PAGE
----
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Due North

By Katya Kolmakov All Rights Reserved ©

Humor / Romance

The Proverbial Dumpling in a Teapot

Farmer Thorne in his sigh-inducing 1930s outfit is standing on the sidewalk expecting her. She comes out of her cab, and he freezes. Etta knows little about men, but he has that look that sappy romance comedy characters have when the female protagonist comes out suddenly dressed up and surprisingly attractive. Etta does look good in the dress, but he had seen it! She bought it in front of him! What can she say, Etta does know very little about men. Maybe he’s hot, or cold, or hungry. Rassilon knows, what these widened eyes and softly parted lips mean!

She loops her arm through his, feeling his scorching skin through the sleeve of the shirt, and they come in.

The wedding is held in the so-called Millennium Hall. It’s a building in the historical center of Winnipeg, previously used as a bank. It does look like a bank, actually. To be precise, it looks like a miniature Gringotts. It’s been emptied inside; tables are arranged on the floor; and there's a semi wall, probably separating the temporary kitchen from the guests. The clerk counter has been converted into a podium for the newlyweds, but Etta still expects a goblin to pop up from behind it at any moment, lean over, and ask whether Mr. Harry Potter has his key.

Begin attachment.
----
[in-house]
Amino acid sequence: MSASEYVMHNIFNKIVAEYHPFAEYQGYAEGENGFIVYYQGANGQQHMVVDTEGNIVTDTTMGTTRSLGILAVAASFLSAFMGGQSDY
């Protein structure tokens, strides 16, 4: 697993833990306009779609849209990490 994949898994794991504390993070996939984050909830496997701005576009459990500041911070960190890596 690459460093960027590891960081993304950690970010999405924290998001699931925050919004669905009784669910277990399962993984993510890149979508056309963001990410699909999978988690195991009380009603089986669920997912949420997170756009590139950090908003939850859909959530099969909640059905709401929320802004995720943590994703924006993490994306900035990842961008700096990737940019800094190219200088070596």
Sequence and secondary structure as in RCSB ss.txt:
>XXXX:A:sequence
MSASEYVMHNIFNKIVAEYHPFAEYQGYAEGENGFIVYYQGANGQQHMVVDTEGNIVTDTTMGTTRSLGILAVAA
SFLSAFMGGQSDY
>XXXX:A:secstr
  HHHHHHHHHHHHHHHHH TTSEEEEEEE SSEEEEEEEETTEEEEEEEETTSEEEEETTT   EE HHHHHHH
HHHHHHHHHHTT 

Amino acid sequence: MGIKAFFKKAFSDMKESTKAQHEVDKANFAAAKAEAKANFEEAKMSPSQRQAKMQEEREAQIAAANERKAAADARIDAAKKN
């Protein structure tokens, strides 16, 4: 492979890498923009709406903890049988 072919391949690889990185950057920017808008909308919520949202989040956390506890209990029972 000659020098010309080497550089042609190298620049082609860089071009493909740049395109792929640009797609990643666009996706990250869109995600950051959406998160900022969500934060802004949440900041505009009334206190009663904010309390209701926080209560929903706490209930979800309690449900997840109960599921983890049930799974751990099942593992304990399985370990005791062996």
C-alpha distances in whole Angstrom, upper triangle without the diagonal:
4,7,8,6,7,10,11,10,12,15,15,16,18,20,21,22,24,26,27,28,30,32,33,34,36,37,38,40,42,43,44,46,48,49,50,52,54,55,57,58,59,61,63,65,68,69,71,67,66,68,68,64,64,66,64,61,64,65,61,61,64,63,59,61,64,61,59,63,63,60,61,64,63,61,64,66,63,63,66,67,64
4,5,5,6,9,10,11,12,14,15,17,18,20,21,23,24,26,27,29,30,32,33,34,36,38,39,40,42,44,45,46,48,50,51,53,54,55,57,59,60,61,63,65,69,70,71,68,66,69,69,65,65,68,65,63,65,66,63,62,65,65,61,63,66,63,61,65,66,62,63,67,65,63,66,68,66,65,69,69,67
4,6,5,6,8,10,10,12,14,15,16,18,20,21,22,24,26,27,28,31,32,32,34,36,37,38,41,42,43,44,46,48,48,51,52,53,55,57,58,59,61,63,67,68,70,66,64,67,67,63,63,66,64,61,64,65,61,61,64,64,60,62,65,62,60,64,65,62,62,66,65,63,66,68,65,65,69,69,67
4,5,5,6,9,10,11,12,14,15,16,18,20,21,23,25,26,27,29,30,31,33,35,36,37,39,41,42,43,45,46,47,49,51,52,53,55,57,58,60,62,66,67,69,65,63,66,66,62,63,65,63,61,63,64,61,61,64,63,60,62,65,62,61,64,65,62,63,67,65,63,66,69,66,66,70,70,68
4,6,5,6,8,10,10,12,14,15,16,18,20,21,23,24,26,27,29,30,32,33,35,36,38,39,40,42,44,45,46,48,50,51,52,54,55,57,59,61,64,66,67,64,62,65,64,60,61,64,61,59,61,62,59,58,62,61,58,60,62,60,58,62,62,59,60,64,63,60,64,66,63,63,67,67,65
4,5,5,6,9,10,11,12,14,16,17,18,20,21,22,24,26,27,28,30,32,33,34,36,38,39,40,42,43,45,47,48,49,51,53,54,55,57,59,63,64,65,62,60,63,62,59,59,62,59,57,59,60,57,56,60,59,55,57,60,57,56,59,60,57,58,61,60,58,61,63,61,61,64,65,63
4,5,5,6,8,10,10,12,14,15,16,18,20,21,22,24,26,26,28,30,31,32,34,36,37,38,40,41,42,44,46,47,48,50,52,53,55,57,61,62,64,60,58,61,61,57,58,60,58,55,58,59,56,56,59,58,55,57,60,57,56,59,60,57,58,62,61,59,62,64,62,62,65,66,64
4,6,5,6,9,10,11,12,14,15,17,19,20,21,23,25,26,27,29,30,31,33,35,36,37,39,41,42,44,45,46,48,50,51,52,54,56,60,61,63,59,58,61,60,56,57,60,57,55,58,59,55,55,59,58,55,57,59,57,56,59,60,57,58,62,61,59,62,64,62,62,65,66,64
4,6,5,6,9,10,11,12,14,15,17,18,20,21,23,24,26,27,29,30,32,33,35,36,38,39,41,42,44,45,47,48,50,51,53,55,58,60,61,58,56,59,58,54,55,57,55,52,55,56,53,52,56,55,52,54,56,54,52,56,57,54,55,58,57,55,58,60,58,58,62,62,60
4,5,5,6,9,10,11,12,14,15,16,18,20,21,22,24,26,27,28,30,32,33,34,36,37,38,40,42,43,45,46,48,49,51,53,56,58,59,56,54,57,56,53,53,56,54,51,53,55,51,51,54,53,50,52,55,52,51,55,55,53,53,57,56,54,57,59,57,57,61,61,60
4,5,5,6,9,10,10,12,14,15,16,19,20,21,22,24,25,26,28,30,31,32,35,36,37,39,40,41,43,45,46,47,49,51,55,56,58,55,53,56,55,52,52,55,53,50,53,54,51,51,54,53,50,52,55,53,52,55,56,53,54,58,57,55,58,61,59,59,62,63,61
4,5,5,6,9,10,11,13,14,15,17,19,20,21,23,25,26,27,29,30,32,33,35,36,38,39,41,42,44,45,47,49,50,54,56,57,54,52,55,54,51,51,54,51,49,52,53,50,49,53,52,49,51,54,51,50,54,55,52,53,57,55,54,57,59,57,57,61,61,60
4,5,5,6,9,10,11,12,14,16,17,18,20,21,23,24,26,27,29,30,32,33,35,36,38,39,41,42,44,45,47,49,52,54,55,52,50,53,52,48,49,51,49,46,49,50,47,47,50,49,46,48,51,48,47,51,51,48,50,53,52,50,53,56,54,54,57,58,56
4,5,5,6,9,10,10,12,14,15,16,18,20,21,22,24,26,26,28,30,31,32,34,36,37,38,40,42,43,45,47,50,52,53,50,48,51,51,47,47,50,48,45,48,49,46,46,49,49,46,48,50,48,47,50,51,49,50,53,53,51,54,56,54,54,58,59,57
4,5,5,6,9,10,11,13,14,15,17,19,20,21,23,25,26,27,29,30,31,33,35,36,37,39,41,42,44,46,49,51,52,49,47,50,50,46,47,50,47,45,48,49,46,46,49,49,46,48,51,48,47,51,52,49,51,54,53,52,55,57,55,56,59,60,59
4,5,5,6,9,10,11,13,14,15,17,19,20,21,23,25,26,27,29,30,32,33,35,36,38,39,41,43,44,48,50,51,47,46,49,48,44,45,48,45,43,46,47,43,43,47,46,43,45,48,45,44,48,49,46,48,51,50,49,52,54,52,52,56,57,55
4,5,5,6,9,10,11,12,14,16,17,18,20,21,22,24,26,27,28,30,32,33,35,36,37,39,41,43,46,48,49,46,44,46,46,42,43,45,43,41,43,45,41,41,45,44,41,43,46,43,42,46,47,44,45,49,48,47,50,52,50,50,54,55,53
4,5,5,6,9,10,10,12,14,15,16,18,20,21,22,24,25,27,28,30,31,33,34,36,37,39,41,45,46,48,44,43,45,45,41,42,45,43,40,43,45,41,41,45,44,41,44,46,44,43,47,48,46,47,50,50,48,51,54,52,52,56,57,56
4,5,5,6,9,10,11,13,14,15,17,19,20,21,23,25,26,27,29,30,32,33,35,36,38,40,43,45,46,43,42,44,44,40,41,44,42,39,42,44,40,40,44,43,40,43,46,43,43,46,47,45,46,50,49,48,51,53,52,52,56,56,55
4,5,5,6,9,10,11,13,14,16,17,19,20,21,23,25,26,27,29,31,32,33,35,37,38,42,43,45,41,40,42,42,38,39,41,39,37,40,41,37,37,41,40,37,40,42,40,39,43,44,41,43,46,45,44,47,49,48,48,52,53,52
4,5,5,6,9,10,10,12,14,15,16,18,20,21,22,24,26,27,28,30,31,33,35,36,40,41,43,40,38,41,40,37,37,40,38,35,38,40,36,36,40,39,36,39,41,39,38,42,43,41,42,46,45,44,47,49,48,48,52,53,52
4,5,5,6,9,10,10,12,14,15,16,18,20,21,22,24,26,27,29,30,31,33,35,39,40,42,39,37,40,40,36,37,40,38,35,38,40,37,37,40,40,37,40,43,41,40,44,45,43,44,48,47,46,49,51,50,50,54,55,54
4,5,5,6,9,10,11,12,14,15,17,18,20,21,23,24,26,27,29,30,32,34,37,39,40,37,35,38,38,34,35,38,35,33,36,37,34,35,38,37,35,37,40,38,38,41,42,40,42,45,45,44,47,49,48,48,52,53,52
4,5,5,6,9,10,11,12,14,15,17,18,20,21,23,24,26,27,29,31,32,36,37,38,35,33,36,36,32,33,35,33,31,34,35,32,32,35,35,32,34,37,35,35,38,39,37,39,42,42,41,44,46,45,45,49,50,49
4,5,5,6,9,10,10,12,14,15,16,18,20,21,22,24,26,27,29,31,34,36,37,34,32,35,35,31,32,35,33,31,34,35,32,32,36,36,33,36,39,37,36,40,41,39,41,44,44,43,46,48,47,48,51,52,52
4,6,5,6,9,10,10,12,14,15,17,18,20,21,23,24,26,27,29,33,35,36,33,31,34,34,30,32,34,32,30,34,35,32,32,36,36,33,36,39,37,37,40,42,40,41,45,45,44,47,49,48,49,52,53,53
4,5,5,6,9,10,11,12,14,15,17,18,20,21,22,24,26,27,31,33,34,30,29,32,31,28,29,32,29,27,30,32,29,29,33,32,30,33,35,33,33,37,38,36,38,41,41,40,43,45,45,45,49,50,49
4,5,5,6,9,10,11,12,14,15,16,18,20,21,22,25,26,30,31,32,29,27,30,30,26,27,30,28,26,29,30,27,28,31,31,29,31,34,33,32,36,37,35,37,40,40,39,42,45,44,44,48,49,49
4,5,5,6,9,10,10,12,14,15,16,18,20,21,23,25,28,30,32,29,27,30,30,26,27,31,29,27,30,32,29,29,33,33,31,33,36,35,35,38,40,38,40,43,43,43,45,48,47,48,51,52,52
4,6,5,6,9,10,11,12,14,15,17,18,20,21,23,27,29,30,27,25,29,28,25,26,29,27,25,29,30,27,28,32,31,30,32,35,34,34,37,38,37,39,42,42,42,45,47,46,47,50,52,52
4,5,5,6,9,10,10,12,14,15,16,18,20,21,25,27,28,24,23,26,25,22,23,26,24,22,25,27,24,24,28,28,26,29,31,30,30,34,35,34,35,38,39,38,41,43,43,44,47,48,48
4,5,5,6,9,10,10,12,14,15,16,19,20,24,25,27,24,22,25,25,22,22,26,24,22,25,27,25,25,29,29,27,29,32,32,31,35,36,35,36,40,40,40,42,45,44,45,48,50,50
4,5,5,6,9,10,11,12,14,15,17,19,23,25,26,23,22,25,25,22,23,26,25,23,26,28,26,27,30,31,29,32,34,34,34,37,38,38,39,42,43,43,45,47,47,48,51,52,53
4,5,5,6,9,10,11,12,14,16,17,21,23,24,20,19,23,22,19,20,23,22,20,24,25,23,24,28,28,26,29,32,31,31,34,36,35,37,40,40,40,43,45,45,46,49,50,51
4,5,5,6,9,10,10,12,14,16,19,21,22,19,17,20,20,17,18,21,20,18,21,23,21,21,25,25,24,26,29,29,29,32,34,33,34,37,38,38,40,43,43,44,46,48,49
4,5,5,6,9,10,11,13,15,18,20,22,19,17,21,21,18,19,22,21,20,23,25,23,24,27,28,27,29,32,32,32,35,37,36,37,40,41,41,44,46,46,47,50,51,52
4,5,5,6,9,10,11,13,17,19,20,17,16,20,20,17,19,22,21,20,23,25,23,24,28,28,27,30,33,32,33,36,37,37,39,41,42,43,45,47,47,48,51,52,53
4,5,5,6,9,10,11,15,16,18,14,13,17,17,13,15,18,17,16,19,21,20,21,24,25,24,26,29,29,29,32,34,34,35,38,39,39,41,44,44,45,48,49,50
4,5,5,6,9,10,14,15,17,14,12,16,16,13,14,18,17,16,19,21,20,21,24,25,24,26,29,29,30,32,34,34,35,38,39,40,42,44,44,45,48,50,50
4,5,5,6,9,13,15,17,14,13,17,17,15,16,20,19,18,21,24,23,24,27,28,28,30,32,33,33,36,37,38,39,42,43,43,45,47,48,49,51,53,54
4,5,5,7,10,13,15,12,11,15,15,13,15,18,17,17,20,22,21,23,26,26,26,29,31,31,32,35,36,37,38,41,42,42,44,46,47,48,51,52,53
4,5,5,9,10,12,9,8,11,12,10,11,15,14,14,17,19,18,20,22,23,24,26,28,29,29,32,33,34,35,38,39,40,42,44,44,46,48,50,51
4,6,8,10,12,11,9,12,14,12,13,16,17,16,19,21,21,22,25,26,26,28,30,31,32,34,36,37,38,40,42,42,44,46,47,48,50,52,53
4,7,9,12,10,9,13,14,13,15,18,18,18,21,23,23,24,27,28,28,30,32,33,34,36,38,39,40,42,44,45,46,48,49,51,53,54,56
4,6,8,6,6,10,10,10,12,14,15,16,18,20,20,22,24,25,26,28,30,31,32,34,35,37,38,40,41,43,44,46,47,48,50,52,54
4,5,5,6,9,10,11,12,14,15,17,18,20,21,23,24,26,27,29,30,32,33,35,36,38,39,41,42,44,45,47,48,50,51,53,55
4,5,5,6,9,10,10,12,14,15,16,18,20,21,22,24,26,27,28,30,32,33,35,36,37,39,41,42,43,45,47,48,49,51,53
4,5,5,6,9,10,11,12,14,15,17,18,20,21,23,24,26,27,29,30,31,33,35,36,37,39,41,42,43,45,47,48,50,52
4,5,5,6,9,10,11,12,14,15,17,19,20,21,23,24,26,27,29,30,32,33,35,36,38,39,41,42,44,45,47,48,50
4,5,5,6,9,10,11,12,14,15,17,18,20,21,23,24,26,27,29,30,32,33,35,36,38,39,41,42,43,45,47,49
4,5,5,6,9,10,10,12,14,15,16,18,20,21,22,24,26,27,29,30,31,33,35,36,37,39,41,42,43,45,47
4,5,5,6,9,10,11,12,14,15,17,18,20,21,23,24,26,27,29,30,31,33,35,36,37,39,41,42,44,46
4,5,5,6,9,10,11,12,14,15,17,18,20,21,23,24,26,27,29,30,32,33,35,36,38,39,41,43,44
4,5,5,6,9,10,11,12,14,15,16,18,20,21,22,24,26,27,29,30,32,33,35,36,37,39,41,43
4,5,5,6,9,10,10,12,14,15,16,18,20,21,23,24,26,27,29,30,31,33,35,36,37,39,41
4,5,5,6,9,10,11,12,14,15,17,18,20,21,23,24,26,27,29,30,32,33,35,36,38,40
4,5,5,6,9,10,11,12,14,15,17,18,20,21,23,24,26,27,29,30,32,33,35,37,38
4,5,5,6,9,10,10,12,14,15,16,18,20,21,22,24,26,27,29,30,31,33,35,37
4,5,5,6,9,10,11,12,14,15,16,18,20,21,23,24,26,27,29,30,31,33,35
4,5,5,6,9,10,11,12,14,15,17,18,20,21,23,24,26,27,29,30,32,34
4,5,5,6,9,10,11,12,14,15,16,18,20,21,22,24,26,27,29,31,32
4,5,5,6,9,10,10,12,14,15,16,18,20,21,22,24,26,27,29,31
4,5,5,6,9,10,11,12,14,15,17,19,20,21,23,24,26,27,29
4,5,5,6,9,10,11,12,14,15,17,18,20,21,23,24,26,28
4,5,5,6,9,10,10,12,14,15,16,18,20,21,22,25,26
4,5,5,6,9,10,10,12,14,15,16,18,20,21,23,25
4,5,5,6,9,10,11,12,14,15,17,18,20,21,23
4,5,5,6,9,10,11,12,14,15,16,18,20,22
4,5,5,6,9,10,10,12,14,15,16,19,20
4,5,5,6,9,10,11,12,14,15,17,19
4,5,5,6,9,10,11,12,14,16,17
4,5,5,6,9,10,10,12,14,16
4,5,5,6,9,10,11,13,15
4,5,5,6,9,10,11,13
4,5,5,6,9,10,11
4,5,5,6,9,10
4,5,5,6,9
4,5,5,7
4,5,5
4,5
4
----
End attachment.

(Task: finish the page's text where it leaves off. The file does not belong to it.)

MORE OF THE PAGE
People are mingling, drinking, chatting. Etta isn’t the most socially adept person, but it’s always easier when it’s not your childhood friends studying your date. And when you’re in a different city, or even different country.

“Thorne!” A holler runs through the hall, bouncing up there, under the domed ceiling. “Man, look at you!”

A large, bear shaped, bearded man is pushing through the crowd, waving a glass indubitably filled with lager, half consumed already. He has a red tie that clashes horribly with a blue shirt, and black shoes that are a ‘no-no’ with the brown trousers he’s wearing. His arms are wider than Etta’s waist. Etta wonders whether he’s aware that he looks like all stereotypes about Canadian lumberjacks put together.